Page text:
Speech by Mr Jukka Valtasaari, Secretary of State: Towards the community of democracies, Warsaw 26 -27 June 2000
Intervention of Mr. Jukka Valtasaari, Secretary of State,
on behalf of the Government of Finland
I would like to thank Foreign Minister Bronislaw Geremek and the Government of Poland for organising this Conference and for offering the magnificent facilities at our disposal. The convening countries have also made a significant contribution to the success of this conference. I am confident that we will keep democracy high on the international agenda at the beginning of the new millennium.
I would like to recall another important international event a decade ago: the adoption of the Charter of Paris for a New Europe at the OSCE Summit in 1990. After decades of division, Heads of State undertook there to uphold a common standard of respect for human rights and fundamental freedoms, economic liberty, and security throughout a newly united Europe. They further affirmed that governments would, as their primary responsibility, protect and promote their citizens’ inalienable human rights and fundamental freedoms. Observance and full exercise of these rights form the foundation of freedom, justice and peace throughout the Euro-Atlantic community.
Today, the widespread promotion of these values is ever more important. Globalisation and the information age have increased our resources and improved our capacity to advance each other’s well-being through peaceful, sustainable structural change. Open and pluralistic societies, governed by rule of law and characterised by respect for political and civil liberties as well as economic, social and cultural rights, are peaceful and stable. They make good neighbours and welcome economic and strategic partners.
We have gathered here to reinforce democracy throughout the globe. Democracy means many things to many people. In order to give meaning to our effort, we improve our common understanding of democracy, and permit this understanding to govern concentration of our resources towards a limited number of ends. I think that the key issues on which we, as government representatives, might concentrate our attention include the following: promoting constitutionalism, including the rule of law and respect for human rights and the rights of minorities; advancing good governance by championing democratic accountability, transparency, and decentralisation; and encouraging a culture of public participation in political life. An overall objective within these priority areas should be the promotion of equality and, in this context, the advancement of women´s rights and participation in society.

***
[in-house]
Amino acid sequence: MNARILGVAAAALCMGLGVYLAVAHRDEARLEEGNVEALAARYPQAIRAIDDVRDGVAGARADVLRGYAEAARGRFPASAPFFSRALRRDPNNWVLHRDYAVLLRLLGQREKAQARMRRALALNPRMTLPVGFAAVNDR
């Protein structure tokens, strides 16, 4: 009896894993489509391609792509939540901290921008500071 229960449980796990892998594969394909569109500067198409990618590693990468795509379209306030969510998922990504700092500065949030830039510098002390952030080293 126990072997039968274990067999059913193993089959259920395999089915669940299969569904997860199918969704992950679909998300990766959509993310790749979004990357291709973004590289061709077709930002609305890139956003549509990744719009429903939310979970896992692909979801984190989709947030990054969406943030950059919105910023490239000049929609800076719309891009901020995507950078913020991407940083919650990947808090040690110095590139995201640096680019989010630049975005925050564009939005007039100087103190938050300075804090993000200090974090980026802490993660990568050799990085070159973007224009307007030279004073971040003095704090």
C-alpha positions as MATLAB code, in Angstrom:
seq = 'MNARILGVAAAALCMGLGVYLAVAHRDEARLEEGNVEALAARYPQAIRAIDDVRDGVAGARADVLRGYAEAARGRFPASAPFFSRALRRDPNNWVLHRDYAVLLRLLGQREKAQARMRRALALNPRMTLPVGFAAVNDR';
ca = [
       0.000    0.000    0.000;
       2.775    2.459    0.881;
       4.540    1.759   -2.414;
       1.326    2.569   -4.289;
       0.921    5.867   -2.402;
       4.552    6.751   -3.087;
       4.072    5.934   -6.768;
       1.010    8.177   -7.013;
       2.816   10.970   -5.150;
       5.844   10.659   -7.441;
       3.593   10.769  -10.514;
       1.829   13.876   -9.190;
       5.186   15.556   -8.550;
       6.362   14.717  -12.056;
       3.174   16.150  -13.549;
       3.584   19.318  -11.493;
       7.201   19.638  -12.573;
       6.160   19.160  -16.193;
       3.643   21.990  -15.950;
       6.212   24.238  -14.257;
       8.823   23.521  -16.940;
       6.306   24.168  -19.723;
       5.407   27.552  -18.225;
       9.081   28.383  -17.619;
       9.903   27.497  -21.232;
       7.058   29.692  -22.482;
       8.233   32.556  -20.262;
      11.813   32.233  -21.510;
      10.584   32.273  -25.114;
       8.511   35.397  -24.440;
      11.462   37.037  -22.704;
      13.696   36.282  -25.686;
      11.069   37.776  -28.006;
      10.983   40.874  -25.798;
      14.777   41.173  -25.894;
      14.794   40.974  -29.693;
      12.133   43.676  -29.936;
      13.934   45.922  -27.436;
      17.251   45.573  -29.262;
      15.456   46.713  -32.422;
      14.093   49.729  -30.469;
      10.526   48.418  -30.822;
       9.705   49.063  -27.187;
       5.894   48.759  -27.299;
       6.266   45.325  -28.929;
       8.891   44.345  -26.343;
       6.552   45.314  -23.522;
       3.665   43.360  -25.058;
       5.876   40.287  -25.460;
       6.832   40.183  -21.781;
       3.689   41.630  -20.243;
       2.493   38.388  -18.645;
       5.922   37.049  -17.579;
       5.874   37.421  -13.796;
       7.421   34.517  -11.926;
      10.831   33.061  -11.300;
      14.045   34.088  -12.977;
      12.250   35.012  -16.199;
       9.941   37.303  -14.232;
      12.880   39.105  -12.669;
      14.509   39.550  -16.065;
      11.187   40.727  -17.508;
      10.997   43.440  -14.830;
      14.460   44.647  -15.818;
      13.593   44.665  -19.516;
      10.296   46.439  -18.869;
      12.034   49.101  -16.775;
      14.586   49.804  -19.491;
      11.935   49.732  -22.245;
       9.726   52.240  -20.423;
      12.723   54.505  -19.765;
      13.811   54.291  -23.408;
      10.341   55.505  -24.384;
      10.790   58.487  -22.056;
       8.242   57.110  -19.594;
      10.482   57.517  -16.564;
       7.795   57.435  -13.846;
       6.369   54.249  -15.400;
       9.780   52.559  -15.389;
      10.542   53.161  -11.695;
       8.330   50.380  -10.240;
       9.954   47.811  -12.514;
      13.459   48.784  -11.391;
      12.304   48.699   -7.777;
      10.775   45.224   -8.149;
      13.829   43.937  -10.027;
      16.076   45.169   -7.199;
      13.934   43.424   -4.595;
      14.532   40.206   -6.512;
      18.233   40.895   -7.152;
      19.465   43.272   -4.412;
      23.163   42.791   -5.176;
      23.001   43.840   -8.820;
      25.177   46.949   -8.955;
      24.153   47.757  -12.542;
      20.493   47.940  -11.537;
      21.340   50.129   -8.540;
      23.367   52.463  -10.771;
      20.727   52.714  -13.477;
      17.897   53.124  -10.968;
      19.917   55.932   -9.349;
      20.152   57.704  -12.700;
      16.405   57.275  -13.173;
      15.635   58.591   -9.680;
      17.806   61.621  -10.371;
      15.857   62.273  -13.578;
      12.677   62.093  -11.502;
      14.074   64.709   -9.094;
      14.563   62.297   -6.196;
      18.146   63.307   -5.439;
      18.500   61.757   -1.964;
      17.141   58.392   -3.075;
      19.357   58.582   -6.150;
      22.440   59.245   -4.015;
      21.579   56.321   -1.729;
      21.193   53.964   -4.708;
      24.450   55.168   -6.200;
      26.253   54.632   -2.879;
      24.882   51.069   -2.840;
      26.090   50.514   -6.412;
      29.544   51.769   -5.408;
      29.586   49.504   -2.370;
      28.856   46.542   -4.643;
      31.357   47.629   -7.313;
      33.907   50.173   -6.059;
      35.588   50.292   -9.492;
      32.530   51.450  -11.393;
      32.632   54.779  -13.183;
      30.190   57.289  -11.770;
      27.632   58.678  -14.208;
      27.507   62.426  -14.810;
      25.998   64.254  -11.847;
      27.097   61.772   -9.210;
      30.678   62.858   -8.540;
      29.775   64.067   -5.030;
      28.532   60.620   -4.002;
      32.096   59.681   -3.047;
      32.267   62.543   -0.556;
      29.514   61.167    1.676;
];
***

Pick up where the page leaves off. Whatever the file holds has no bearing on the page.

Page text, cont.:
If we hope to achieve concrete results we must establish specific, realistic and achievable objectives. Our activities should draw on the strengths of governments as well as global and regional organisations, including the United Nations, the OSCE, the Council of Europe and other organisations world wide. Government institutions and organisations that have recently experienced political transition themselves can be instrumental in supporting reform in other countries. Such co-operation should be inspired by recently approved decisions and platforms on different continents. We should also build our activities on local capacity, and make use of non-state expertise wherever possible.
I have put forward some ideas that could be addressed as a starting point. I would like to conclude by referring to President Martti Ahtisaari´s comments on the twentieth anniversary of the signing of the OSCE Helsinki Final Act. President Ahtisaari noted, "The Helsinki Final Act enshrined the principles for interaction between states and respect for human rights. From a longer term perspective, the OSCE process has paved the way for profound change in Europe." The Warsaw Conference should give a new global dimension to this work. Let’s seize this opportunity to work together to expand and strengthen democracy through our pragmatic and focused co-operation.